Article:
5 Best Ways to Teach Children About Kitchen Safety

Kitchen safety comprises an essential element of kids’ domestic education. All too often, though, kitchen safety rules come in the form of a boring and long written list which kids aren’t guaranteed to read, let alone follow. Give the following five tips a go, though, and you’ll be able to transform your children into competent and safe kitchen-hands in a jiffy.

Activity time

Firstly, of course, it’s logical to establish what kitchen safety actually is. Here are 10 basic rules for kitchen safety for your teaching convenience:

  1. Always wash hands before, after, and during food prep;
  2. Wipe your surfaces before beginning to cook;
  3. Don’t use the same knives or cutting boards for raw versus cooked food;
  4. Always wash fresh fruits and vegetables;
  5. Get an adult’s help when cooking with heat;
  6. Tie up long hear prior to cooking;
  7. Pick up sharp knives by the handle, not the blade
  8. Clean up spills as soon as they happen;
  9. Don’t rush (especially when chopping or carrying hot things);
  10. Always keep electrical appliances away from water.

The tricky part is imprinting these rules in your kids’ minds. Here’s a hint: let them do the hard work! Organise a mini-DIY session in which your kids can fashion their own “[insert own name here] Kitchen Helper” – a colourful and personalised manual created by them, for them, available for reference whenever they’re in a kitchen setting. Since many children are visual learners to start with, getting them to translate the above rules into easy-to-recall symbols and icons is an excellent learning method.

Gather the proper resources

Kid-friendly appliances and resources can make kitchen safety a breeze. When it comes to running hot water, for example, you can opt to invest in kid-proof taps which safety-lock boiling water until your kids are mature enough to manage the two-finger access operation.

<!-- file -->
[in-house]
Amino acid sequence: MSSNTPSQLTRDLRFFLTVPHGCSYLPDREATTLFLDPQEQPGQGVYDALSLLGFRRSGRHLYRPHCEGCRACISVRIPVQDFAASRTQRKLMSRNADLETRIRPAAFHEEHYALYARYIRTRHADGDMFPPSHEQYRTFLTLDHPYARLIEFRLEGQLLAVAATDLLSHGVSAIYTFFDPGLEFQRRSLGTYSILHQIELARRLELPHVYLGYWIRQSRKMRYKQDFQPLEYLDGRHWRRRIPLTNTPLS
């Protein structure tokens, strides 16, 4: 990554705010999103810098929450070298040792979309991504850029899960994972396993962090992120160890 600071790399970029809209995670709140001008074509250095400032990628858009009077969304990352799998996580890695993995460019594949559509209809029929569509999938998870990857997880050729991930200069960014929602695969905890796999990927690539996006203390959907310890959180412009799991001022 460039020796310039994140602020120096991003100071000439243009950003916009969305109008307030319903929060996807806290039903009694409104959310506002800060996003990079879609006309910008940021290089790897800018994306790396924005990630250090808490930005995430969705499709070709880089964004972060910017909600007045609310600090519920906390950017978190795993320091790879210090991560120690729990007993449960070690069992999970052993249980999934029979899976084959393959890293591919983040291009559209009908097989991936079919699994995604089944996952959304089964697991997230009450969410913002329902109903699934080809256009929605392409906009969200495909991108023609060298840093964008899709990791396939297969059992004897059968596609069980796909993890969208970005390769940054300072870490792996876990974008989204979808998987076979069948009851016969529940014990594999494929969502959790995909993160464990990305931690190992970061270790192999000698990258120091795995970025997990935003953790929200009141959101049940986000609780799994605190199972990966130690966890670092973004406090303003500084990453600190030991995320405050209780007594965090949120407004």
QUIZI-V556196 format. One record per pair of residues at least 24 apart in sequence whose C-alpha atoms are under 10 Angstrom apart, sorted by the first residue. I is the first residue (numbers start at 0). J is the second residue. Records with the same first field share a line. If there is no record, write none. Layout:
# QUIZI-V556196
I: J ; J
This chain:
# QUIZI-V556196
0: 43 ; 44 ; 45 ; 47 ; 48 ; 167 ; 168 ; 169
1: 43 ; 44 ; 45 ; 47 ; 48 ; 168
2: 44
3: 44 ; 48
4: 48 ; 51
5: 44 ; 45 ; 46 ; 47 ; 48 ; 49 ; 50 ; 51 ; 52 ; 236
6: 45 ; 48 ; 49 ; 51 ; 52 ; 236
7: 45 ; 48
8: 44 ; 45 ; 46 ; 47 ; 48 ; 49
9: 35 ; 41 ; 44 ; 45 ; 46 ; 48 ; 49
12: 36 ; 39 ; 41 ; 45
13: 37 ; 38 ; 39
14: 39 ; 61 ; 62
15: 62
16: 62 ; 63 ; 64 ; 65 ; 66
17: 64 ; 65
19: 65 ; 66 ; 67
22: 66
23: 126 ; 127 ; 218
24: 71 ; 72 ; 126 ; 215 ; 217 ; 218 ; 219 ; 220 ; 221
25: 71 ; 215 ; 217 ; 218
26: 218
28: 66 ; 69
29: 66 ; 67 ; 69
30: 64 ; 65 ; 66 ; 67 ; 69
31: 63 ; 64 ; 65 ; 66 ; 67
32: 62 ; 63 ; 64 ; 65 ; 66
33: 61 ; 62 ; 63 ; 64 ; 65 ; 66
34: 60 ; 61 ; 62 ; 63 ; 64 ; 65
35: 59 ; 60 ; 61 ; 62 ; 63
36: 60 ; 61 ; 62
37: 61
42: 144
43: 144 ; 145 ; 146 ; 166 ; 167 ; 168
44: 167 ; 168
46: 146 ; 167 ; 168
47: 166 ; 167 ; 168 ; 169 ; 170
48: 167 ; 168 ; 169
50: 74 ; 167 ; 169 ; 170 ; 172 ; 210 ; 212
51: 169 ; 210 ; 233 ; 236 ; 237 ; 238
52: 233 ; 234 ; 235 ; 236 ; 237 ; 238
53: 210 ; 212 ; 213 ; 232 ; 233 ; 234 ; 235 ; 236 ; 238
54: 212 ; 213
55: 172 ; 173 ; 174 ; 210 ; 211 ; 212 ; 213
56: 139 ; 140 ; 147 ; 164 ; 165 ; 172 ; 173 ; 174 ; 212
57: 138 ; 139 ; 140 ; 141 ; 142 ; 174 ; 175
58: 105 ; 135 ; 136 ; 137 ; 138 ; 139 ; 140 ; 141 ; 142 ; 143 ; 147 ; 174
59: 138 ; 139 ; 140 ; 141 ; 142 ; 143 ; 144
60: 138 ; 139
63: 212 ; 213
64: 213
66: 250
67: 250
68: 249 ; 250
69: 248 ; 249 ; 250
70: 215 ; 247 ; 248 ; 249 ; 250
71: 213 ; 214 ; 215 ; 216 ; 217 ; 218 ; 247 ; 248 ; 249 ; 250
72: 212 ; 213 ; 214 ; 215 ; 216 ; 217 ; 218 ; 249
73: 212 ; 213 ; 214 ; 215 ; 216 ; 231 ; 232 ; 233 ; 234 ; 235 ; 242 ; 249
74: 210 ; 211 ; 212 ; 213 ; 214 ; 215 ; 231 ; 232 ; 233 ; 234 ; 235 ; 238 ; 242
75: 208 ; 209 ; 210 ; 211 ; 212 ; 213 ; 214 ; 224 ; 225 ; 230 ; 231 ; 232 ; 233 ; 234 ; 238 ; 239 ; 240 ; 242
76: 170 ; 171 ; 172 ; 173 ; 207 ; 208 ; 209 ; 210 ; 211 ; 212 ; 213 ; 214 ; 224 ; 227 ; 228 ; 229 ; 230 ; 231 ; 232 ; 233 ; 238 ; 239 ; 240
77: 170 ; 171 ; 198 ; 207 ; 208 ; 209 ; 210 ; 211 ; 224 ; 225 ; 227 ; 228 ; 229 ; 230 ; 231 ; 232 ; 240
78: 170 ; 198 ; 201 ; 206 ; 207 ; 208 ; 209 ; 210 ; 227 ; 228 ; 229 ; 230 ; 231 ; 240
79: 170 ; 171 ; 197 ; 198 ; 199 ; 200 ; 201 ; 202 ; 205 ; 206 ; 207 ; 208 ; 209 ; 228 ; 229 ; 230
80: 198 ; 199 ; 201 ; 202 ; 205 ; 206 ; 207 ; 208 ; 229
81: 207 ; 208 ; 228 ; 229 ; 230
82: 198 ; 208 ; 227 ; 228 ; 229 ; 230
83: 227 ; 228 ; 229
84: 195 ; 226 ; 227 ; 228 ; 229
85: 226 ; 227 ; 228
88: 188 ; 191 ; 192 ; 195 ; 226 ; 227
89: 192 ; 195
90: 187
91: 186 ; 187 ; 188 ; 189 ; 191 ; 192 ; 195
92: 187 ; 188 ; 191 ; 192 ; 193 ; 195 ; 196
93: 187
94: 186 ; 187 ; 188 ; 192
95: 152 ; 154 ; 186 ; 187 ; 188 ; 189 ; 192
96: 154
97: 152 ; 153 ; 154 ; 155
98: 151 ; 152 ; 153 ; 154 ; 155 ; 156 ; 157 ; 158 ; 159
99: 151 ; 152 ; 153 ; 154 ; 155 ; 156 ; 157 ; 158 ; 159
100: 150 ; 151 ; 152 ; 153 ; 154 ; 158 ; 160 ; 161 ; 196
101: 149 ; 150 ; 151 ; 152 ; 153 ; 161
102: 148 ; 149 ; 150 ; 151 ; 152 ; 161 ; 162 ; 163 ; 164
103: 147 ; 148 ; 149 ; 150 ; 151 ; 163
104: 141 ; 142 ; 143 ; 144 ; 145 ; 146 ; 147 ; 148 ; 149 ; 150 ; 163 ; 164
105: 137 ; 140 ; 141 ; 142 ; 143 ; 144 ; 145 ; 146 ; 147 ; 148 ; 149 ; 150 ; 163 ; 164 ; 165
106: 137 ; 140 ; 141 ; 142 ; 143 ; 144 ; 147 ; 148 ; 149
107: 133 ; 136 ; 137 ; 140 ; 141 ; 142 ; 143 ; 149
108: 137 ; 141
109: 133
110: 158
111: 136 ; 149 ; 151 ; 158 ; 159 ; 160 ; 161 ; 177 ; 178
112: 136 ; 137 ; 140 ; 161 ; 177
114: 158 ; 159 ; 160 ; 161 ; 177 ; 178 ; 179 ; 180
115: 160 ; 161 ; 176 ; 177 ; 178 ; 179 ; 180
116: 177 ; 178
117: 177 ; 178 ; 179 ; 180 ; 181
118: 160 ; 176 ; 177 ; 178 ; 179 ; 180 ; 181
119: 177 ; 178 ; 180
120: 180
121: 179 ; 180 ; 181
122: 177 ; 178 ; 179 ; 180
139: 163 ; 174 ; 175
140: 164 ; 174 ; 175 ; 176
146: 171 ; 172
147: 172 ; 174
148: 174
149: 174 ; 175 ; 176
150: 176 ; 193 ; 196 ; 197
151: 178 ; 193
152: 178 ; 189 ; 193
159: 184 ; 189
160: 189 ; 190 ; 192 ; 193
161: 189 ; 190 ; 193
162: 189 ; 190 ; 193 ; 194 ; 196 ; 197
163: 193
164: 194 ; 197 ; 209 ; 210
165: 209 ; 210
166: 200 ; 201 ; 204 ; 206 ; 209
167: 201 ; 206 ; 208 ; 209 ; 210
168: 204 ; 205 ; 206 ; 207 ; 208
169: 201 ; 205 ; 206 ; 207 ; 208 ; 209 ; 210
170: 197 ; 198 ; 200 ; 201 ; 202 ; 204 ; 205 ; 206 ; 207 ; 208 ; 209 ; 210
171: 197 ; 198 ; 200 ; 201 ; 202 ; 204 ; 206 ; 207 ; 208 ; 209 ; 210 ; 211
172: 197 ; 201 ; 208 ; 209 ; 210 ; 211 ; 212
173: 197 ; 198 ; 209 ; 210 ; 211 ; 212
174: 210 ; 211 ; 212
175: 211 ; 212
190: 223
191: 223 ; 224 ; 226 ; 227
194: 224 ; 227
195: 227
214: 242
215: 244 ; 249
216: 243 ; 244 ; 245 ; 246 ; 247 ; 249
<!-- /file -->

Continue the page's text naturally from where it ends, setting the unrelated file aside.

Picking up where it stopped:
Additionally, a kids’ helper stool is an essential piece of kitchen furniture when teaching toddlers or elementary-age children to cook, allowing full visibility to the above-bench cooking action.

Stimulate the senses

Once you’ve discerned the actual rules, set out a practical lesson plan to consolidate them in your kids’ minds. It’s been proven that children learn best when their senses are stimulated, so consider planning a visit to a local chef’s kitchen or even doing a cooking demonstration yourself to this end. Get your kids to bring along their own kitchen guides, and see how many rules they can identify in the scene before them. Use the food produced during the demonstration as an incentive!

Follow a recipe

A fantastic method of food safety instruction is to subtly include morsels of kitchen education within a fun baking or cooking session. Kids may not be so keen to just listen and learn, but if they know they’ll be making chocolate chip cookies or hokey pokey at the same time, you’ll have no trouble ushering them into the kitchen.

Break learning down into manageable chunks

Teaching your kids slowly and purposefully will encourage information retention and facilitate the development of good kitchen habits – so start small (perhaps with a task as simple as unloading or loading the dishwasher), and then graduate to recipes which involve trickier steps.

Likewise, when you’re scheduling your practical lessons, why not relate each one to a specific and manageable area or appliance in the kitchen? For instance, if it’s microwave safety you want to focus on, find a recipe for a mug cake, and educate your kids about wattage, microwave-appropriate materials, and the science of cake-rising accordingly.

Image Sources:

Taps by Kelly Sikkema via Unsplash.com under license

Hand Washing via Pexels.com under CC0 license

Sense via Pexels.com under CC0 license

Cookbook by Brooke Lark via Unsplash.com under license

This is a guest post written by Harper Reid.

Harper Reid is a freelance writer from Auckland, New Zealand. She has a passion interior homemaking, home improvement and child safety. You can find more of her work on her Tumblr.

You can read more on child safety at home by reading this holiday safety post written by Professor Ike. The holiday season is upon us again – what better than than to publish and share this awesome piece.

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